Here's one advantage to armadillos' steady northward march across the Southeast United States:
They're awfully handy to have as bait if, say, you're a wildlife biologist looking to trap an alligator that has inexplicably settled into your local pond in north Georgia.
That's what happened last month near Atlanta: A biologist with Georgia's Department of Natural Resources, on the way to trap an alligator scaring residents, stopped en route to pick up some fresh road kill.
Now it's true that the armadillo was more of a random choice. "Our biologist just happened to see it on the side of the road," said agency spokeswoman Robin Hill. "It could've been a squirrel."
And it's also true the southern fare failed to tempt the alligator. "No," said Hill, "there was so much attention on that pond that the alligator just got spooked, and we haven't seen him since."
But there's no question armadillos - and other small mammals - are on the move in the United States, expanding into terrain biologists thought highly unlikely just a few years ago.
Some of that migration can be attributed to opportunity: The armadillo in particular has been moving northward since it arrived in Texas in the 1880s and Florida in the 1920s, according to Colleen McDonough, a biology professor at Valdosta State University in Georgia.
Some, however, is clearly triggered by a changing climate. Armadillos have settled into southern Illinois, Indiana, Kansas and Missouri - all areas that were "totally unexpected," McDonough said.
They're not the only ones. White-footed mice and southern flying squirrels have expanded their range northward some 140 miles in Michigan, according to University of Michigan biology professor Philip Myers, who described the migration in a recent paper as "an unusually clear example of change that is likely to be the result of climatic warming."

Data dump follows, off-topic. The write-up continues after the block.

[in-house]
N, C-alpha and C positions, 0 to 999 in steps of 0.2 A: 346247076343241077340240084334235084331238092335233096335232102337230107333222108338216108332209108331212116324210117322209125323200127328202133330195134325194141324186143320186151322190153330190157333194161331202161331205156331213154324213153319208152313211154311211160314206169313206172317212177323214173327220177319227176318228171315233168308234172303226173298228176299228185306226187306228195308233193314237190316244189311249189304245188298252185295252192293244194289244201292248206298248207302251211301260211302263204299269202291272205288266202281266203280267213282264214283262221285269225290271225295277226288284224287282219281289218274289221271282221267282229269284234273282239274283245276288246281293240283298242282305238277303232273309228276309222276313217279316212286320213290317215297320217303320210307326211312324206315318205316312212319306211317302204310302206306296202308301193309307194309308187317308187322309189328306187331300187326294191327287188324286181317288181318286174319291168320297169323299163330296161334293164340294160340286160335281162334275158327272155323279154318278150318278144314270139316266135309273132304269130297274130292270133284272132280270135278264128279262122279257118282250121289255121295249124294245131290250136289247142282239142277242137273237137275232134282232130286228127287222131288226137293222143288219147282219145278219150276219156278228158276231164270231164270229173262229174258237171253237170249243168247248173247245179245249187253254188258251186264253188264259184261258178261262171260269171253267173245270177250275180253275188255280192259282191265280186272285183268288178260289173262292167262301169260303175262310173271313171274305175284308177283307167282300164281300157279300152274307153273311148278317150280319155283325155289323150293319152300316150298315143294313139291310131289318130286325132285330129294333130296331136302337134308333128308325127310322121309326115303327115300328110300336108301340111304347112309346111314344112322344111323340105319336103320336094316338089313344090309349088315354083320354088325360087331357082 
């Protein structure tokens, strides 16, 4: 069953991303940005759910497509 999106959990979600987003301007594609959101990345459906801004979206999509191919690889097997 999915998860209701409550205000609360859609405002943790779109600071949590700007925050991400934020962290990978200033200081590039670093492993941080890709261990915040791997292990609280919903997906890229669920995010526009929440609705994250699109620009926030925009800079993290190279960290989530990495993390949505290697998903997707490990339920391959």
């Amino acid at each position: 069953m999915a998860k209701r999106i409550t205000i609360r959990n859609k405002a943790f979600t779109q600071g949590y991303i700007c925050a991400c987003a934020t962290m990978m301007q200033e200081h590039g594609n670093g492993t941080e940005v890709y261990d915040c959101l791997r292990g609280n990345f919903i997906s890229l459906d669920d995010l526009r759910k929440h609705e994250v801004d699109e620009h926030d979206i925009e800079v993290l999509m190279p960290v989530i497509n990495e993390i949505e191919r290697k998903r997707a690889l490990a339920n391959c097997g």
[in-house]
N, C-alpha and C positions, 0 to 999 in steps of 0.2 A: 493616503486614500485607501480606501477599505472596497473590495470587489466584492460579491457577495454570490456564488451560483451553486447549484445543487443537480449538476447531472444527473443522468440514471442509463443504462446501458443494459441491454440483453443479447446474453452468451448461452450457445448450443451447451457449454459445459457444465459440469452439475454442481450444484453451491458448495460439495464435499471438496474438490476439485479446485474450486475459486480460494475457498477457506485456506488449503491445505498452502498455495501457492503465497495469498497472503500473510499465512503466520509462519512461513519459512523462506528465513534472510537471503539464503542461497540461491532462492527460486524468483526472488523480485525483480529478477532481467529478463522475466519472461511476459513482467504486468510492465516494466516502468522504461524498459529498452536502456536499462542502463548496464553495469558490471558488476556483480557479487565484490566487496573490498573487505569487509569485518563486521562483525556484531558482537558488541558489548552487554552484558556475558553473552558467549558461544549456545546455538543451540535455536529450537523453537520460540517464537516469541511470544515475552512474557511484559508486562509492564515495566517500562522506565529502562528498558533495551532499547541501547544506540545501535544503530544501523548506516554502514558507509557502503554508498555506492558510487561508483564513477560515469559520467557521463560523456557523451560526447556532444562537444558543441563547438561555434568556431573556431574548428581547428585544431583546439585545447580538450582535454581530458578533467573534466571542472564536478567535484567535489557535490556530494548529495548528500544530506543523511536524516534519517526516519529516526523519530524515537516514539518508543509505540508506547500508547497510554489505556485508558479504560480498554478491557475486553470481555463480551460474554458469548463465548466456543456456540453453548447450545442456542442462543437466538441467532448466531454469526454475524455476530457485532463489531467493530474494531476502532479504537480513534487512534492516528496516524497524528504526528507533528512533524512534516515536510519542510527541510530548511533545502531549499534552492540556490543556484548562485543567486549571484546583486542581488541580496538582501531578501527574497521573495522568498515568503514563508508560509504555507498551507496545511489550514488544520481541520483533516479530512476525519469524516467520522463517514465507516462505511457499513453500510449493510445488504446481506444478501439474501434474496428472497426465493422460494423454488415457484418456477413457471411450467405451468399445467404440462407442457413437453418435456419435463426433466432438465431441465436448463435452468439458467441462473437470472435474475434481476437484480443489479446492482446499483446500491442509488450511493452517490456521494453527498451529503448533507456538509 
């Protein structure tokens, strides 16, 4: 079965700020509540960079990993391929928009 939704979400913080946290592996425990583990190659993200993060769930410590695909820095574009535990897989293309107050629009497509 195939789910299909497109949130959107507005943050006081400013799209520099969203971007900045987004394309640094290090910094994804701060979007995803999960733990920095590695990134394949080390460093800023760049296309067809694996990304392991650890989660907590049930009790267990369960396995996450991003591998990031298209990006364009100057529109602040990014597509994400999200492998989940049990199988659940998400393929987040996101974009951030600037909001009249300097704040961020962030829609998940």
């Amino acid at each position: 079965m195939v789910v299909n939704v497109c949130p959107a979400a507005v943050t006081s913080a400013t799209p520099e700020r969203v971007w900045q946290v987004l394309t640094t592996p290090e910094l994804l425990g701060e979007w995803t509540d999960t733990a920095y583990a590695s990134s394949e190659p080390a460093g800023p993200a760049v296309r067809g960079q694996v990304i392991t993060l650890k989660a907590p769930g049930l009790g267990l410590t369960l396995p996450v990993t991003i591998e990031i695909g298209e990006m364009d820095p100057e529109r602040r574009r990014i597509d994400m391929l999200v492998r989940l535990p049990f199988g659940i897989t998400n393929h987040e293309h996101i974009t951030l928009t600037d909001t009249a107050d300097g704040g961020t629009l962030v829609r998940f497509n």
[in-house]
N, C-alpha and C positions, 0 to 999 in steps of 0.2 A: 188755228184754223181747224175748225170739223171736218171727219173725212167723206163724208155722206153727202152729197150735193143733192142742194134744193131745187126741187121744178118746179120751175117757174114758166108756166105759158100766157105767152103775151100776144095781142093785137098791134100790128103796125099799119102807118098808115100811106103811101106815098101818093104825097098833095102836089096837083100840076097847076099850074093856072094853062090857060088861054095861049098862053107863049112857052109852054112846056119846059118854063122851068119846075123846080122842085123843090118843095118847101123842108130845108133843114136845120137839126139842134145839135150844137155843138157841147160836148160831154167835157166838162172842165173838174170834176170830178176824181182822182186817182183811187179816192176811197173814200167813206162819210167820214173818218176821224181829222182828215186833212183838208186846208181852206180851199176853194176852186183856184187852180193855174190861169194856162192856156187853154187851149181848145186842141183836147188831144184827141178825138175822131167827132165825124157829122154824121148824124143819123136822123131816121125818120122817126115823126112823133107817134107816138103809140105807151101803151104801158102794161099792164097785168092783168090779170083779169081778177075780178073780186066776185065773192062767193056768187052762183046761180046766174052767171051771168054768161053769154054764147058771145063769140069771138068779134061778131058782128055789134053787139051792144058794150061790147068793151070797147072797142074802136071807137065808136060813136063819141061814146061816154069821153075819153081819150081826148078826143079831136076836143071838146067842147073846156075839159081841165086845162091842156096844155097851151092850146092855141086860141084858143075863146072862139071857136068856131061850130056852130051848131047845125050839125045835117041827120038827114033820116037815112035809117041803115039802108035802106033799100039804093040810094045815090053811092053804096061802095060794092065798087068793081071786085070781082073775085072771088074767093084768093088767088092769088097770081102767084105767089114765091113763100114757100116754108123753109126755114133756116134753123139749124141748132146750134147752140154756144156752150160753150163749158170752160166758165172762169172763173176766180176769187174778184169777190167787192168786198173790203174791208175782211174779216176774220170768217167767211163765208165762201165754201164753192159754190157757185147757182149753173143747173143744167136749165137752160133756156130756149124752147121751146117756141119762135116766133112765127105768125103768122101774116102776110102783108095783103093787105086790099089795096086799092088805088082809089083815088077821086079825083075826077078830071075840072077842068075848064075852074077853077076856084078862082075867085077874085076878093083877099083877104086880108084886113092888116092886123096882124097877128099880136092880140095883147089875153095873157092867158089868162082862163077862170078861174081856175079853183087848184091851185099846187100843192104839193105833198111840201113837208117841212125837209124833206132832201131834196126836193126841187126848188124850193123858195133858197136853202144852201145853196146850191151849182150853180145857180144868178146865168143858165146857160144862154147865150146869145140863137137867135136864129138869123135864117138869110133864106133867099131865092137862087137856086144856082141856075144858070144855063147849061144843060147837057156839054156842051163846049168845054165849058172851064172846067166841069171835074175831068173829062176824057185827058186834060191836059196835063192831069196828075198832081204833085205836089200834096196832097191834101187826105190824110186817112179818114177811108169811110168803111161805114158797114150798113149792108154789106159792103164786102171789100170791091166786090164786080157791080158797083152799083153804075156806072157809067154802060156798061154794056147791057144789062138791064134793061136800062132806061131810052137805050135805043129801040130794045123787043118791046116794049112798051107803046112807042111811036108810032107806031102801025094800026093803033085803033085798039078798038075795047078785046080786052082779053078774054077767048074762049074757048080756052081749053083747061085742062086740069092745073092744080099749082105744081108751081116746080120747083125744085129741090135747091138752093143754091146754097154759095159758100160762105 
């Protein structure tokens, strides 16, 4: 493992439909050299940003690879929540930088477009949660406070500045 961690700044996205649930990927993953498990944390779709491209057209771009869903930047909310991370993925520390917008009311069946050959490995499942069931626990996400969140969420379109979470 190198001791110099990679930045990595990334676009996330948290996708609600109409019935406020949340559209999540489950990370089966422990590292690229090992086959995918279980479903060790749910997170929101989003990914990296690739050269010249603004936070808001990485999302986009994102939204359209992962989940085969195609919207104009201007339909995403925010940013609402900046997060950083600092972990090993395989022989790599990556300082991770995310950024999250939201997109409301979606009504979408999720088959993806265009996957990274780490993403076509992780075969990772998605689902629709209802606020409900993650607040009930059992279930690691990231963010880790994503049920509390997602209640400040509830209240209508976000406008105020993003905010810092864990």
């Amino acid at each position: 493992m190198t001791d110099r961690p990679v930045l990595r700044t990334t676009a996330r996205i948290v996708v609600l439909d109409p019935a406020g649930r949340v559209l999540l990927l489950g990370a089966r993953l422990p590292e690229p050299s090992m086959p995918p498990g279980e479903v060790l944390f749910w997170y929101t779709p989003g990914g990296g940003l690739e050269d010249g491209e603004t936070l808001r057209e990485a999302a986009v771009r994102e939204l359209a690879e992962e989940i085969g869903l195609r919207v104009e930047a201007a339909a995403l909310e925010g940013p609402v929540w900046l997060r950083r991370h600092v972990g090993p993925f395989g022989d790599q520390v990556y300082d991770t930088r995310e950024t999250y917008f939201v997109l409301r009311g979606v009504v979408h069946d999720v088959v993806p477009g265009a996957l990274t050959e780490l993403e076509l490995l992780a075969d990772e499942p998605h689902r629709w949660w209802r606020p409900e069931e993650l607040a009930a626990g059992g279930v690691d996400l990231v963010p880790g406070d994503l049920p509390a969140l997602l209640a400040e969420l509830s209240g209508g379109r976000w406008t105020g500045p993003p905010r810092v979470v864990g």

"As with any range extension, it's a complicated situation having to do with people, migration corridors and so forth," Myers said in an interview.
Like coyotes, armadillos are opportunistic creatures, unquestionably moving north for reasons unrelated to climate change, cautioned McDonough. That explains their spread into northern Georgia, South Carolina, Oklahoma and other southern states. But biologists never thought the winters of North Carolina, Indiana, or Missouri were mild enough to support an armadillo population; seeing the animal establish itself in those reasons is thought to be a sign of climate change, though a harsh winter or two could knock them back.
"That northern border is going to fluctuate," McDonough said.
The consequences of such changes are unclear.
Armadillos are a welcome help to residents dealing with fire ants, a big concern in the South, McDonough said. But they're also a nest predator and could put added pressure on local quail populations already trying to defend against possums, raccoons and snakes.
Myers' research in Michigan, meanwhile, suggests southern species are replacing northern ones, rather than simply slotting into the local fauna.
"To predict the impact of adding a chipmunk or subtracting a mouse, you have to know a lot more about the natural history of the communities than we do," Myers said.
What is certain, Myers added, is that the most common animals in many ecosystems are changing. These creatures play key roles: They disperse seeds, dig burrows that provide habitat for others, prey on insects, serve as reservoirs for hantavirus and other diseases.
"Potentially there are huge changes that could be a consequence of messing around with the species present," Myers said.
"Basically all we can do is ... sit back and measure the change as it happens, whether we like it or not."
This article originally appeared at The Daily Climate, the climate change news source published by Environmental Health Sciences, a nonprofit media company.